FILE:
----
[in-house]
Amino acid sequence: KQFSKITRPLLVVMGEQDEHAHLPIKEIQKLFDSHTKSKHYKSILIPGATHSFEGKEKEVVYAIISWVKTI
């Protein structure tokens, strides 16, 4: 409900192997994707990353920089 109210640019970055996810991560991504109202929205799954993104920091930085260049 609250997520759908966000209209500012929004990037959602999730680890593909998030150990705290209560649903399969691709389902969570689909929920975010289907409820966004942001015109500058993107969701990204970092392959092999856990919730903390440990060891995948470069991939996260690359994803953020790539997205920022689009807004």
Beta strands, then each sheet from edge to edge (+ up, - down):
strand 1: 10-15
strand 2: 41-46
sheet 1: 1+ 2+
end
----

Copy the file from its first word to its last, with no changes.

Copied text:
[in-house]
Amino acid sequence: KQFSKITRPLLVVMGEQDEHAHLPIKEIQKLFDSHTKSKHYKSILIPGATHSFEGKEKEVVYAIISWVKTI
């Protein structure tokens, strides 16, 4: 409900192997994707990353920089 109210640019970055996810991560991504109202929205799954993104920091930085260049 609250997520759908966000209209500012929004990037959602999730680890593909998030150990705290209560649903399969691709389902969570689909929920975010289907409820966004942001015109500058993107969701990204970092392959092999856990919730903390440990060891995948470069991939996260690359994803953020790539997205920022689009807004």
Beta strands, then each sheet from edge to edge (+ up, - down):
strand 1: 10-15
strand 2: 41-46
sheet 1: 1+ 2+
end